Saturday, 26 May 2012

Paris Poppies

“The poppies hung Dew-dabbed on their stalks.” John Keats.

Up by the Sacré Cœur yesterday morning, early, I saw the most wonderful poppies.

Oversized pale pink poppies, standing high, overlooking Paris. 

Thin papery petals let through the light.

I've never seen poppies like these. Large, very large, washed out pale pink poppies bending gently in the breeze.

Gathered below the Sacré Cœur.

Here are a few more Paris poppies. A glorious orange-red one.

My son had to steady this poppy.

Look inside it! No photo editing, this is the way it looked!

Monday, 21 May 2012

The Magic of Glass

A while back I took this photo through a window in an antiques shop near where we live. I liked the way the photo came out: delicate green, turquoise and silvery colour tones.

Then, the other day I took this photo of a glass chandelier in a stall at the Marché aux Puces at St Ouen. In addition to the silvery green colour tones, there is a touch of mellow aubergine.

I decided to gather together some more images of 'colourless' glass. I love the subtle complexity of reflected and refracted light.

Even road safety cats-eyes look lovely close up.

Glass and reflections.

Glass and refraction.

And glass with the sun setting behind it (Pont Alexandre III).

All good, and strangely soothing.

I wrote another 'Glass' post a while back, it can be found here.

Thursday, 17 May 2012

Les Puces on an 'off' day

The Marché aux Puces de Saint-Ouen is open Saturdays, Sundays and Mondays, and closed the rest of the week. I've been curious for some time now to see how it looks and feels on an 'off' day without the crowds. So yesterday morning, after dropping the kids off at school I decided to continue on towards the market. I did our usual route, coming at the market from Porte de Montmartre and then heading eastwards. The first thing that struck me was how wide all the roads in the market are without the people. These two photos are taken in the same road, rue Jean-Henri Fabre, that runs just north of, and parallel to the infamous peripherique. This road was being cordoned off as they were doing a film shoot of a car chase.

Had I not known, I would never have guessed that there was a vibrant market along this road three days a week. When I looked down at the pavement, however, I saw some clues. Dents from all the market stall supports.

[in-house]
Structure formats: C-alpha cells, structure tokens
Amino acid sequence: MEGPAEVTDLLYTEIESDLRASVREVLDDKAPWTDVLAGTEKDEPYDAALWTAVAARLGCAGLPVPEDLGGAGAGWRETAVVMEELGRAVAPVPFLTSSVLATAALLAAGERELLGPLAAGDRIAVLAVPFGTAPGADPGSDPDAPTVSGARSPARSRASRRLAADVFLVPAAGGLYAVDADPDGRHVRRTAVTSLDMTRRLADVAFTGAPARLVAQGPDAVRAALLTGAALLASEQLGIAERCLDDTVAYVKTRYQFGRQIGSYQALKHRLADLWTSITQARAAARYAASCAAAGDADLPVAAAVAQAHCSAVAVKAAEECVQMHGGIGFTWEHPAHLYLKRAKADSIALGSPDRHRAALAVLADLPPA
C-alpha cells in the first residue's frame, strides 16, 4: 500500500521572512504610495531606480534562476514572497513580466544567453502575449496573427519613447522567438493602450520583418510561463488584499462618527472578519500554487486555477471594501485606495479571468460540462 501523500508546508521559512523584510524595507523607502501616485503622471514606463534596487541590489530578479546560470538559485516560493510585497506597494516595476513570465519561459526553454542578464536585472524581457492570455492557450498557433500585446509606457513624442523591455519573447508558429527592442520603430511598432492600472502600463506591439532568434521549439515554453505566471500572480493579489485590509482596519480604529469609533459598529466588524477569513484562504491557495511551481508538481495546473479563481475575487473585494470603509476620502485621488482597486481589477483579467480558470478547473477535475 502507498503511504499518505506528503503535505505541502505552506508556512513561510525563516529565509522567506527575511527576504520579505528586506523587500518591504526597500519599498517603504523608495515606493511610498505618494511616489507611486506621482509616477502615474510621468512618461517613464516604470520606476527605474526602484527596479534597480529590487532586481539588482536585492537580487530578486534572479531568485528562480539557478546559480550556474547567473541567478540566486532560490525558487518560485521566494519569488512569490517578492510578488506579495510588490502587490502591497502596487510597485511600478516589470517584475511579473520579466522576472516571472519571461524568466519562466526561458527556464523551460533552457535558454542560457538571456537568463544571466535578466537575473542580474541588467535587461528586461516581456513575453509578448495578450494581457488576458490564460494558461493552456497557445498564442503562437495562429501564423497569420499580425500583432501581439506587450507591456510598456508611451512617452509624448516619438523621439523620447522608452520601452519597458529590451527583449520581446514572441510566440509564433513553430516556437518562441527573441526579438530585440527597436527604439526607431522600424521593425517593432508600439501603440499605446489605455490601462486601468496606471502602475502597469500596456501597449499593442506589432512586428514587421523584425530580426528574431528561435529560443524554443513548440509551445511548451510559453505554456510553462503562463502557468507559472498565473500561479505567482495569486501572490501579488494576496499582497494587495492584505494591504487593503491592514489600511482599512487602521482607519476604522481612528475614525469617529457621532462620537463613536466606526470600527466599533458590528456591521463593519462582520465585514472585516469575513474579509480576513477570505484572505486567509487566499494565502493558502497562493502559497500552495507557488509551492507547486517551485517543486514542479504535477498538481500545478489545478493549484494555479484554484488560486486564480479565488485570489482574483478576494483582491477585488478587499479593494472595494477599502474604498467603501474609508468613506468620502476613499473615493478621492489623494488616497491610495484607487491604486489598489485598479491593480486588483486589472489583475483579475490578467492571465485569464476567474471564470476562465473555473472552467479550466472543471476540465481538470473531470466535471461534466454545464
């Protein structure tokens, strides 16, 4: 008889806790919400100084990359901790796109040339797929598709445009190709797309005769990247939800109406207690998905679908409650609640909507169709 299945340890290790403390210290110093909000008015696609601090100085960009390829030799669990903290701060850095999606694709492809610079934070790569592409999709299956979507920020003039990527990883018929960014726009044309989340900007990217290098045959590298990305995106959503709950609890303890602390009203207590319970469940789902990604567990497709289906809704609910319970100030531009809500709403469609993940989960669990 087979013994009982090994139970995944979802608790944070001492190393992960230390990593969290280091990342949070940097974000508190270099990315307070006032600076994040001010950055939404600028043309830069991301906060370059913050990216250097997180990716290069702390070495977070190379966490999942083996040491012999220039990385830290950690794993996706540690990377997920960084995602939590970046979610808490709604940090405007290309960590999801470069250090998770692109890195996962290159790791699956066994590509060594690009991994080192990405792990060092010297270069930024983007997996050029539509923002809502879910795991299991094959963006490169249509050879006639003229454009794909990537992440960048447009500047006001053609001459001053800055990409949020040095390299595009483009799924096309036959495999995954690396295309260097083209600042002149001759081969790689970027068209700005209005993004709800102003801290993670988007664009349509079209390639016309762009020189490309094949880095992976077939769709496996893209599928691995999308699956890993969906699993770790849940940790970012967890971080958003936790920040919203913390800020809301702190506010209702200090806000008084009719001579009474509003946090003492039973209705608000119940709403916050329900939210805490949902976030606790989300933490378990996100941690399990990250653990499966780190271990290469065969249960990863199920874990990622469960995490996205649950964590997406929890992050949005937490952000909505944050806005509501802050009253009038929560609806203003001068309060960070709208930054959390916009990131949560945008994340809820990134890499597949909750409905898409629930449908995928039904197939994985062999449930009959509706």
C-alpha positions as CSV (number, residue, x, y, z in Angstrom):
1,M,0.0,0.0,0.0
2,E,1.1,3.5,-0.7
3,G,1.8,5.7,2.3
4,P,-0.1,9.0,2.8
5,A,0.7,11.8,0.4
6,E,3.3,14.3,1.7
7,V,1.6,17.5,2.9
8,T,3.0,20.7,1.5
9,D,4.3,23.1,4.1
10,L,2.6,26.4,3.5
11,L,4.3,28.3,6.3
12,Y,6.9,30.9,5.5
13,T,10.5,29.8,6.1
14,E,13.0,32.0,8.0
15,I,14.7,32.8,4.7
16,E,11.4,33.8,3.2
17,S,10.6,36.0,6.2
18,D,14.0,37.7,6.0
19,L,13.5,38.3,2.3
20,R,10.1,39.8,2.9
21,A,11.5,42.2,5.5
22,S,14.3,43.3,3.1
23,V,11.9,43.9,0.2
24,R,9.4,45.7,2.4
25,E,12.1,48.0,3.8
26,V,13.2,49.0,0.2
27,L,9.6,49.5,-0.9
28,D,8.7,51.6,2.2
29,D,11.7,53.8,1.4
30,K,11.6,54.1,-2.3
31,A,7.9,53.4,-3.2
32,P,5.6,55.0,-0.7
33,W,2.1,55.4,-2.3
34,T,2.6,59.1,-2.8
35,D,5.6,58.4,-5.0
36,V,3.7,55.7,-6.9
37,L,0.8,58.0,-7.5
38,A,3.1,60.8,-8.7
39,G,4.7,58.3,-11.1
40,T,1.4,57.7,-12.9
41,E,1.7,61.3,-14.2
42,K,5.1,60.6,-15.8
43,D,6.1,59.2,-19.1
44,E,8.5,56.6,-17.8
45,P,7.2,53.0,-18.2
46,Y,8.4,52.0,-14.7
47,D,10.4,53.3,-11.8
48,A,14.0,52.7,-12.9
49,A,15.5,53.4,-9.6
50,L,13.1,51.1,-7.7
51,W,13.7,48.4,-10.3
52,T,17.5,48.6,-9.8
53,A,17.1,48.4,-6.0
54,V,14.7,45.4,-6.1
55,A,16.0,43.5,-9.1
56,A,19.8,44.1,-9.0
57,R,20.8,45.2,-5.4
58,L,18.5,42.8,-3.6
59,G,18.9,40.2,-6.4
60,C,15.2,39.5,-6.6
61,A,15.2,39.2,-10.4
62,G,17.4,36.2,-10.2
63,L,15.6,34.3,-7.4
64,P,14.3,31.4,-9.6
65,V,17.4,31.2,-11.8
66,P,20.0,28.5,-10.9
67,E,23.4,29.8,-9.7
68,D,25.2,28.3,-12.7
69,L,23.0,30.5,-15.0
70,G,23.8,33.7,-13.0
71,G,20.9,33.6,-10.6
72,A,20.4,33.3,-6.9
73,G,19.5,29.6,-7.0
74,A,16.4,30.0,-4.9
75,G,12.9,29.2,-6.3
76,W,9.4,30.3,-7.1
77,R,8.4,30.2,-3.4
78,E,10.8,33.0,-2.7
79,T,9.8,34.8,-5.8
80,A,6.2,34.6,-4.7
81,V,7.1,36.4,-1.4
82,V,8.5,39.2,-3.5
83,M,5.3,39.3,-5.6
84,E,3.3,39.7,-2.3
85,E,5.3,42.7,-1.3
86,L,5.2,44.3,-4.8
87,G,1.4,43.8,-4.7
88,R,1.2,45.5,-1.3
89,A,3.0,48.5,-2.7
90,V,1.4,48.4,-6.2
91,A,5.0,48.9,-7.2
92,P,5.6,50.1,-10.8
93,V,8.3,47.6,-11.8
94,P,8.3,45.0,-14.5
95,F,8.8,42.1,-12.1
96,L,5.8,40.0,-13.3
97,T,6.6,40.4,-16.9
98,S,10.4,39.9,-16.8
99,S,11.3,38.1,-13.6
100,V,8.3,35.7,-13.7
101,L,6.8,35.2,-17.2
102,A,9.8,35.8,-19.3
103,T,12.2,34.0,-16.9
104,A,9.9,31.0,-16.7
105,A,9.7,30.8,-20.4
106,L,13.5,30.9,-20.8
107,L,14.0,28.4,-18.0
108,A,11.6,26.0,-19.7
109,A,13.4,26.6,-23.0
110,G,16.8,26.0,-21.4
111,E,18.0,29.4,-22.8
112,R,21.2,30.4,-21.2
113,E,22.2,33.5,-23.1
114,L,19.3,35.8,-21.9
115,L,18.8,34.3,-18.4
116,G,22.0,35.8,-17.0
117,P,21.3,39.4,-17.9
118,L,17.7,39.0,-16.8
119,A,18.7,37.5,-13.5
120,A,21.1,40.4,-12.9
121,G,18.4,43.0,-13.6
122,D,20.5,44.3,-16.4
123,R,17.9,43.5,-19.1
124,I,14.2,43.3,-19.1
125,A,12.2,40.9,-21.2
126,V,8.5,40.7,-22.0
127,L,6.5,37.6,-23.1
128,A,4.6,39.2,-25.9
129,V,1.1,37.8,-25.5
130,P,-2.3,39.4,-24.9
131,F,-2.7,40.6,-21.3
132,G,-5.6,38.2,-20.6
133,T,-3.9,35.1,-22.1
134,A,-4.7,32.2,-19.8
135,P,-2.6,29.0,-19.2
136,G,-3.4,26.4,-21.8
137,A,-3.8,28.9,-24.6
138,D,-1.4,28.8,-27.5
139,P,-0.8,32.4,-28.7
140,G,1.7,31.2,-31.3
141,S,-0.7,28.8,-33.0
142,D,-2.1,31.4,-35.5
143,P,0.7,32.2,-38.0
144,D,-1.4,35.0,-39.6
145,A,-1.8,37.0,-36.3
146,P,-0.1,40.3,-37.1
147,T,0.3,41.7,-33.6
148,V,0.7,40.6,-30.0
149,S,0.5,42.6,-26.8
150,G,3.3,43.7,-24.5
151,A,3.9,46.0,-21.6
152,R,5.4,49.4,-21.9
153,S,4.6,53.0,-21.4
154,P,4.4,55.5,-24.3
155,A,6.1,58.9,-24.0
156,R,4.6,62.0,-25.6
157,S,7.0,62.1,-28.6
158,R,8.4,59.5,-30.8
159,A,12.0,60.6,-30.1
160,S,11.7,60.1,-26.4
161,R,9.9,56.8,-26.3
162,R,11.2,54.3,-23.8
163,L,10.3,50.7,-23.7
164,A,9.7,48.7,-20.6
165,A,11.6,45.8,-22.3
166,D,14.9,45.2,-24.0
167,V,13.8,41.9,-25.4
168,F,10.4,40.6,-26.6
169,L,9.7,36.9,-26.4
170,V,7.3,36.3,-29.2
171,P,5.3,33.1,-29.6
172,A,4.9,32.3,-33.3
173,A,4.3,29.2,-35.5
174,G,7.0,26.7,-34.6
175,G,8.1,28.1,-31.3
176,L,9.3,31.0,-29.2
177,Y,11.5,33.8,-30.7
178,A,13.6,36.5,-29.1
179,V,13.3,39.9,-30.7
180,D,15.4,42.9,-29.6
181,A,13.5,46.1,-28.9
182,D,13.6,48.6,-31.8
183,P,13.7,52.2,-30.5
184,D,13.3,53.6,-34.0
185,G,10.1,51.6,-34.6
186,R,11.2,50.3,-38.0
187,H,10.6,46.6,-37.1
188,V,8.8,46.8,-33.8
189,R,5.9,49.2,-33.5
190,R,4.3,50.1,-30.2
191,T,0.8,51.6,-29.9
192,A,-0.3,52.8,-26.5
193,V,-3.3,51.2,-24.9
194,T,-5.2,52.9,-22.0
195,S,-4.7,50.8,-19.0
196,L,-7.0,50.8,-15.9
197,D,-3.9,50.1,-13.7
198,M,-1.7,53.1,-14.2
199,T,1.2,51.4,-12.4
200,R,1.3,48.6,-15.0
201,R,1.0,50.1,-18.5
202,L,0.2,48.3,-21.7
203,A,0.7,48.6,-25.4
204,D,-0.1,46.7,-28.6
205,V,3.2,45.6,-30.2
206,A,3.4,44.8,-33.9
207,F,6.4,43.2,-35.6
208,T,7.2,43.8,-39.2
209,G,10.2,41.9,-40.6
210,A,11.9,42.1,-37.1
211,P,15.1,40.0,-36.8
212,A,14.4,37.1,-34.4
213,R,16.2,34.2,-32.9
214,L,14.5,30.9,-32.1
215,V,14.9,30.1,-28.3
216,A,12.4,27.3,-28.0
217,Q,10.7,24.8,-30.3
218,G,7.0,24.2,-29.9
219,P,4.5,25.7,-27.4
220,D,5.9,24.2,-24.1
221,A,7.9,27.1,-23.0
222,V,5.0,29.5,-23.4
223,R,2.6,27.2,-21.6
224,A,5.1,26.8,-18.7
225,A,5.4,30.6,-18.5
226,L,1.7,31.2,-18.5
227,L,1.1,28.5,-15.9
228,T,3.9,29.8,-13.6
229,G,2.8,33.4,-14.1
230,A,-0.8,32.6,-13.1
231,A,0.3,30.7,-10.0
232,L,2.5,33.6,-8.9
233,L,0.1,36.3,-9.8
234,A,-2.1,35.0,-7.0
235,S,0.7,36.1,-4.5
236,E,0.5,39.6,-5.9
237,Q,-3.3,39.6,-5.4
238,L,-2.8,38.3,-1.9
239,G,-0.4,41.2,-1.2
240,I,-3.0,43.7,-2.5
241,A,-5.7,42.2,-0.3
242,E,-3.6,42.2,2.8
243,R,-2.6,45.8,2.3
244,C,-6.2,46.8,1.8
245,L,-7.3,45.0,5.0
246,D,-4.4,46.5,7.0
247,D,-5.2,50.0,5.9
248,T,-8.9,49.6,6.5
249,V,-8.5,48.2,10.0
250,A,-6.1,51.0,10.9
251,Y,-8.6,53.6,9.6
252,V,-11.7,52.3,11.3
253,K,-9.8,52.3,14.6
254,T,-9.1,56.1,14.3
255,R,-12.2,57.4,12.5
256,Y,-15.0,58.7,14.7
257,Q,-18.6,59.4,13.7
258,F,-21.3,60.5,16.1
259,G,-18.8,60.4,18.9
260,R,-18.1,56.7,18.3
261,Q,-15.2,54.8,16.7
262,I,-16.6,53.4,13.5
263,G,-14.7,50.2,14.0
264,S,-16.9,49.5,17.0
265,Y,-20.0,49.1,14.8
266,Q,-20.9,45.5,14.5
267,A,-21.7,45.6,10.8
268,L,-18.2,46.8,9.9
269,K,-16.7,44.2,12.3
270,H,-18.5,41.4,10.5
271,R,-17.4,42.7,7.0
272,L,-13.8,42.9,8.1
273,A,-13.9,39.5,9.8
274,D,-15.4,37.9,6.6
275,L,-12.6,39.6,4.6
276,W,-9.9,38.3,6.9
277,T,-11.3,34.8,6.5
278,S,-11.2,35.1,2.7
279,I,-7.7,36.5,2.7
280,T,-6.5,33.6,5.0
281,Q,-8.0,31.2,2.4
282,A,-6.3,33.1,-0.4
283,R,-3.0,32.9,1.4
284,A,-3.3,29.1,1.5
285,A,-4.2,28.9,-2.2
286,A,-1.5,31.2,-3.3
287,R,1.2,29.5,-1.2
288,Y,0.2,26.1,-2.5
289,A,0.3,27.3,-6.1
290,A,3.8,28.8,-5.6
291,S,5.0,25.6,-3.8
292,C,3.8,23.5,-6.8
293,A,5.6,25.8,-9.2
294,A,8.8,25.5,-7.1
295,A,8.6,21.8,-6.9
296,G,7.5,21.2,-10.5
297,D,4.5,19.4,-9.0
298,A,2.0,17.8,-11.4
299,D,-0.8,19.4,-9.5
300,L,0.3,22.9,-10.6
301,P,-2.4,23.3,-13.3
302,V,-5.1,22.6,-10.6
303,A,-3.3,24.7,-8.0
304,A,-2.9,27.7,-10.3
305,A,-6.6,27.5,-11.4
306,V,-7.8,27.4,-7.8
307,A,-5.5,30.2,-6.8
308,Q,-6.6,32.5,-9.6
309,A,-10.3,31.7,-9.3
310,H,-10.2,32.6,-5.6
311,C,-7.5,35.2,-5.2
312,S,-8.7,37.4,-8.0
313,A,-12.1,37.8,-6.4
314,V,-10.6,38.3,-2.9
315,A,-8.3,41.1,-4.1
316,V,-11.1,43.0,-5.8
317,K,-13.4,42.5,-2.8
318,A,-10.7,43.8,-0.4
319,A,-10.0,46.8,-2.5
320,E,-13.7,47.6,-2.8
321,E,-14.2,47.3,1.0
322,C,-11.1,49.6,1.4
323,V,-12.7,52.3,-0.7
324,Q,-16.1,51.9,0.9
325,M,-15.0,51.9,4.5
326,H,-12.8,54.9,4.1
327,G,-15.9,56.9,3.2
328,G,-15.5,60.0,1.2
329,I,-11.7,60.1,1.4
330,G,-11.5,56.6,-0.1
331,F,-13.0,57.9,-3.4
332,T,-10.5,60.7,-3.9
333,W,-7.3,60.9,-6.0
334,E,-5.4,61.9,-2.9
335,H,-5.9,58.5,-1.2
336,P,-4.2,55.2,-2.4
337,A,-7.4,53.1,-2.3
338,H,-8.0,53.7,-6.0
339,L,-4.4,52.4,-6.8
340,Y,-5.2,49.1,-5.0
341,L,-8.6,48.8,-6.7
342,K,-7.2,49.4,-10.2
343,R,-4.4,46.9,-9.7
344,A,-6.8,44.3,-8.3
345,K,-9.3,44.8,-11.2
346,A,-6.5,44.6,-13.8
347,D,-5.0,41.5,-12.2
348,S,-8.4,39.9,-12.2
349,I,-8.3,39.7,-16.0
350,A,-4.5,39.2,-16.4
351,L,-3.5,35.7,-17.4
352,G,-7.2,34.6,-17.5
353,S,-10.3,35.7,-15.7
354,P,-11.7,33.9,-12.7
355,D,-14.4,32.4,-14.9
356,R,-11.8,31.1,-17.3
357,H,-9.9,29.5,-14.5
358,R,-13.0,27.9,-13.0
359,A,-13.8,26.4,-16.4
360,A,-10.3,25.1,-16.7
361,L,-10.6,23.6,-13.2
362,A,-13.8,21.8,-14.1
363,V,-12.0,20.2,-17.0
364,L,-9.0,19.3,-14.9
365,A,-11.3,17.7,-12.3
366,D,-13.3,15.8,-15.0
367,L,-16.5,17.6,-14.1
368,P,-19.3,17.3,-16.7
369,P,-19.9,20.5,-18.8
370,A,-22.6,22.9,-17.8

Once I headed into the heart of the market it was obvious that this was a market on an 'off' day. Tags, rollers shutters, tags and more tags.

Banga Style.

Tags on more traditional doors.

The gates to a metal scrap yard in the heart of the market were open. I just managed to take this photo before I was hurried along les photos sont interdites madame, no photos madame! Look at all those lead dormer windows on the roof.

The market was eerily quiet.

With some lovely details. The red and blue on this 'no parking' sign are just sublime, even les taggeurs have tagged discretely.

In a narrow market arcade.

A restored advertisement. Look at that sky!

A man opening up his café. Dogs seems to be a running theme.

This stack of old French windows looked gorgeous in the morning light.

And these two fellows are biding their time until they're let out again next Saturday.

For more photos of the Marché aux Puces de Saint-Ouen can be found here  (thumbnails) and here (slideshow).

The market is open on Saturdays, Sundays and Mondays. Details of when the market is on can be found here at 'Paris Perfect' (in English) and here (in French and English).

Friday, 11 May 2012

All things grey and wet

I walked up the hill to the Sacré Cœur this morning, in the rain. Why? Well I just felt like it. When I go on walks like this, with a view to taking some photos, I often don't know what I'm looking for when I start out, and then I establish a theme along the way. It rapidly became apparent that today's theme was going to be 'all things grey and wet'. There's no denying that it's easier to take good photos on a clear sunny day. This was going to be challenging.